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New publication in Scientific Reports for de Bruin Lab

Specific proteins, called histones, are involved in packaging DNA in the cell nucleus, thus affecting the accessibility of genes to be transcribed. Modifications to histones are thought to play a central role in regulating transcription and have been suggested to have an important role in controlling cell cycle regulated transcription. New work by the de Bruin lab, published in Scientific Reports, shows that in yeast, a model for Eukaryotic cells, histone acetylation plays a very limited role.

Abstract from the article:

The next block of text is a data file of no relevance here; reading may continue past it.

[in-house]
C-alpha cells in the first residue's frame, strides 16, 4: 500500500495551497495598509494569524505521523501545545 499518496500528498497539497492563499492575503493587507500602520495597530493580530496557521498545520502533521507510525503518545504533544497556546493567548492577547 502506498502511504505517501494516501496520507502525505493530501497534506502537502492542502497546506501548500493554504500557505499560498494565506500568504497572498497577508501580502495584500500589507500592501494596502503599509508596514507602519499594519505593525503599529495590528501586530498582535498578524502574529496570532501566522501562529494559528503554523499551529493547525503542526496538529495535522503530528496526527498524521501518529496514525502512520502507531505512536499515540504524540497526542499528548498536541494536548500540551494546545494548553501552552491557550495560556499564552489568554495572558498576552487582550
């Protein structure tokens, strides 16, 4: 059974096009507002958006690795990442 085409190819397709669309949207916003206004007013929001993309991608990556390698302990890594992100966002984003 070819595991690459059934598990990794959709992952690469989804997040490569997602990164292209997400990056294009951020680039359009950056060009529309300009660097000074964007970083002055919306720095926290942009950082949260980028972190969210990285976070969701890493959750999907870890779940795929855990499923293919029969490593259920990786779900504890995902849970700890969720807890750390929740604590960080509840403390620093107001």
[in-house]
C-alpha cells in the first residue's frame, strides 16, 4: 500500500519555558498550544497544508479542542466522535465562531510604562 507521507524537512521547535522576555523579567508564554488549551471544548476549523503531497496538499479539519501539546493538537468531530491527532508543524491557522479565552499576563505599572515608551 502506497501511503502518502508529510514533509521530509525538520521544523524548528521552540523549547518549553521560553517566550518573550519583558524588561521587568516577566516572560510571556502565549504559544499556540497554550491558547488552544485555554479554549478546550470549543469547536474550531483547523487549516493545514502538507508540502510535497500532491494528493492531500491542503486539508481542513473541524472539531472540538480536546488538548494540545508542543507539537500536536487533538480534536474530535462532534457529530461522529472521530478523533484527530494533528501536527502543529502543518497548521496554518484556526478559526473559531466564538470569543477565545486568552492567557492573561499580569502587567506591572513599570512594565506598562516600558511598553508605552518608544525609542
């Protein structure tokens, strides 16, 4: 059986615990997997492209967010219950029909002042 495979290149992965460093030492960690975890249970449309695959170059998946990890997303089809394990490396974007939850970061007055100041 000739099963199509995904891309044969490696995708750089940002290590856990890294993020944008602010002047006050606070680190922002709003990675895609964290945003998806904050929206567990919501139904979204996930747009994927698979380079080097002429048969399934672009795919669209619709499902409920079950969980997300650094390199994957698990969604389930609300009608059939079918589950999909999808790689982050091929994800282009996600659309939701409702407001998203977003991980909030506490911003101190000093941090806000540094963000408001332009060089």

Activation of cell cycle regulated transcription during the G1-to-S transition initiates S phase entry and cell cycle commitment. The molecular mechanisms involving G1/S transcriptional regulation are well established and have been shown to be evolutionary conserved from yeast to humans. Previous work has suggested that changes to the chromatin state, specifically through histone acetylation, has an important role in the regulation of G1/S transcription in both yeast and human cells. Here we investigate the role of histone acetylation in G1/S transcriptional regulation in the budding yeast Saccharomyces cerevisiae. Our work shows that histone acetylation at specific sites at G1/S target gene promoters peaks at the G1-to-S transition, coinciding with their peak transcription levels. Acetylation at G1/S target promoters is significantly reduced upon deletion of the previously implicated histone acetyltransferase Gcn5, but G1/S cell cycle regulated transcription is largely unaffected. The histone deacetylase Rpd3, suggested to have a role in Whi5-dependent repression, is required for full repression of G1/S target genes in the G1 and S phases. However, in the context of transcriptionally active levels during the G1-to-S transition, this seems to play a minor role in the regulation of cell cycle transcription. Our data suggests that histone acetylation might modulate the amplitude of G1/S cell cycle regulated transcription in Saccharomyces cerevisiae, but has a limited role in its overall regulation.